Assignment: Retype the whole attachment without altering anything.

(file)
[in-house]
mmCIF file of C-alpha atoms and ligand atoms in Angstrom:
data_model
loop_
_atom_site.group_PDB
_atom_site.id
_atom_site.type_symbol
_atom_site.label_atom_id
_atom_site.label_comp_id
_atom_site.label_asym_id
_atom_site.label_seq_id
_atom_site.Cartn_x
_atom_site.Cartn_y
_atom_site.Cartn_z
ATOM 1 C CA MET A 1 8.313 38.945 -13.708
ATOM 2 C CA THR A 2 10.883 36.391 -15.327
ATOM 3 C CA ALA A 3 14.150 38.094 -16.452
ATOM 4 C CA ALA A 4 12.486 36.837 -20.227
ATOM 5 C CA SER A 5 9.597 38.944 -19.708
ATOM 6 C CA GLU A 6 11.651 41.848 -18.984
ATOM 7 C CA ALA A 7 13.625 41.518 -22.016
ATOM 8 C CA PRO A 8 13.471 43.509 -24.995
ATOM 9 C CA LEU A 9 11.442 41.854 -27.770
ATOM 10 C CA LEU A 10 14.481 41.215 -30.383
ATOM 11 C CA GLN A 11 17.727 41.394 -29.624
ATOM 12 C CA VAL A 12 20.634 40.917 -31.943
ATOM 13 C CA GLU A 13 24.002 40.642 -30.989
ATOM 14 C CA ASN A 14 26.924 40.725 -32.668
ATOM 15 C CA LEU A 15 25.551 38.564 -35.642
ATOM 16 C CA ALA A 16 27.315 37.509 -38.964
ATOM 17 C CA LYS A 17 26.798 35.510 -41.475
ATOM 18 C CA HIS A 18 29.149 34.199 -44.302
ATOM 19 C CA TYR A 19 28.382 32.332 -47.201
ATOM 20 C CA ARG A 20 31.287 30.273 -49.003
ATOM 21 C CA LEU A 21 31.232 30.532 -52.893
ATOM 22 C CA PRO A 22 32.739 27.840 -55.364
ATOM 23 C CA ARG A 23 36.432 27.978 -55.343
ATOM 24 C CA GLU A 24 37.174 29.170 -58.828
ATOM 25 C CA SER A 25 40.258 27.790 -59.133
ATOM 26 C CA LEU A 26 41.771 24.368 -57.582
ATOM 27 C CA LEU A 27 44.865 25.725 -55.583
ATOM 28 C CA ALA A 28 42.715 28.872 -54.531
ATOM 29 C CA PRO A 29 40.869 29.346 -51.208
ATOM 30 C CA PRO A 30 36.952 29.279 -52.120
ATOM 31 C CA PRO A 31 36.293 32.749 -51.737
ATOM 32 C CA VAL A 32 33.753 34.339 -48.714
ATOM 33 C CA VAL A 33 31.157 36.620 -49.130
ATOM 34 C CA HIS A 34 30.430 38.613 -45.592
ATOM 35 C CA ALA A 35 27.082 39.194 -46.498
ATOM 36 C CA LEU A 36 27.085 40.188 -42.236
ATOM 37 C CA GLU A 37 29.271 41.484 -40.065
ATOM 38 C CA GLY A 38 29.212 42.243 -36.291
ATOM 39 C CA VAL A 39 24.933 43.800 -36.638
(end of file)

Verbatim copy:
[in-house]
mmCIF file of C-alpha atoms and ligand atoms in Angstrom:
data_model
loop_
_atom_site.group_PDB
_atom_site.id
_atom_site.type_symbol
_atom_site.label_atom_id
_atom_site.label_comp_id
_atom_site.label_asym_id
_atom_site.label_seq_id
_atom_site.Cartn_x
_atom_site.Cartn_y
_atom_site.Cartn_z
ATOM 1 C CA MET A 1 8.313 38.945 -13.708
ATOM 2 C CA THR A 2 10.883 36.391 -15.327
ATOM 3 C CA ALA A 3 14.150 38.094 -16.452
ATOM 4 C CA ALA A 4 12.486 36.837 -20.227
ATOM 5 C CA SER A 5 9.597 38.944 -19.708
ATOM 6 C CA GLU A 6 11.651 41.848 -18.984
ATOM 7 C CA ALA A 7 13.625 41.518 -22.016
ATOM 8 C CA PRO A 8 13.471 43.509 -24.995
ATOM 9 C CA LEU A 9 11.442 41.854 -27.770
ATOM 10 C CA LEU A 10 14.481 41.215 -30.383
ATOM 11 C CA GLN A 11 17.727 41.394 -29.624
ATOM 12 C CA VAL A 12 20.634 40.917 -31.943
ATOM 13 C CA GLU A 13 24.002 40.642 -30.989
ATOM 14 C CA ASN A 14 26.924 40.725 -32.668
ATOM 15 C CA LEU A 15 25.551 38.564 -35.642
ATOM 16 C CA ALA A 16 27.315 37.509 -38.964
ATOM 17 C CA LYS A 17 26.798 35.510 -41.475
ATOM 18 C CA HIS A 18 29.149 34.199 -44.302
ATOM 19 C CA TYR A 19 28.382 32.332 -47.201
ATOM 20 C CA ARG A 20 31.287 30.273 -49.003
ATOM 21 C CA LEU A 21 31.232 30.532 -52.893
ATOM 22 C CA PRO A 22 32.739 27.840 -55.364
ATOM 23 C CA ARG A 23 36.432 27.978 -55.343
ATOM 24 C CA GLU A 24 37.174 29.170 -58.828
ATOM 25 C CA SER A 25 40.258 27.790 -59.133
ATOM 26 C CA LEU A 26 41.771 24.368 -57.582
ATOM 27 C CA LEU A 27 44.865 25.725 -55.583
ATOM 28 C CA ALA A 28 42.715 28.872 -54.531
ATOM 29 C CA PRO A 29 40.869 29.346 -51.208
ATOM 30 C CA PRO A 30 36.952 29.279 -52.120
ATOM 31 C CA PRO A 31 36.293 32.749 -51.737
ATOM 32 C CA VAL A 32 33.753 34.339 -48.714
ATOM 33 C CA VAL A 33 31.157 36.620 -49.130
ATOM 34 C CA HIS A 34 30.430 38.613 -45.592
ATOM 35 C CA ALA A 35 27.082 39.194 -46.498
ATOM 36 C CA LEU A 36 27.085 40.188 -42.236
ATOM 37 C CA GLU A 37 29.271 41.484 -40.065
ATOM 38 C CA GLY A 38 29.212 42.243 -36.291
ATOM 39 C CA VAL A 39 24.933 43.800 -36.638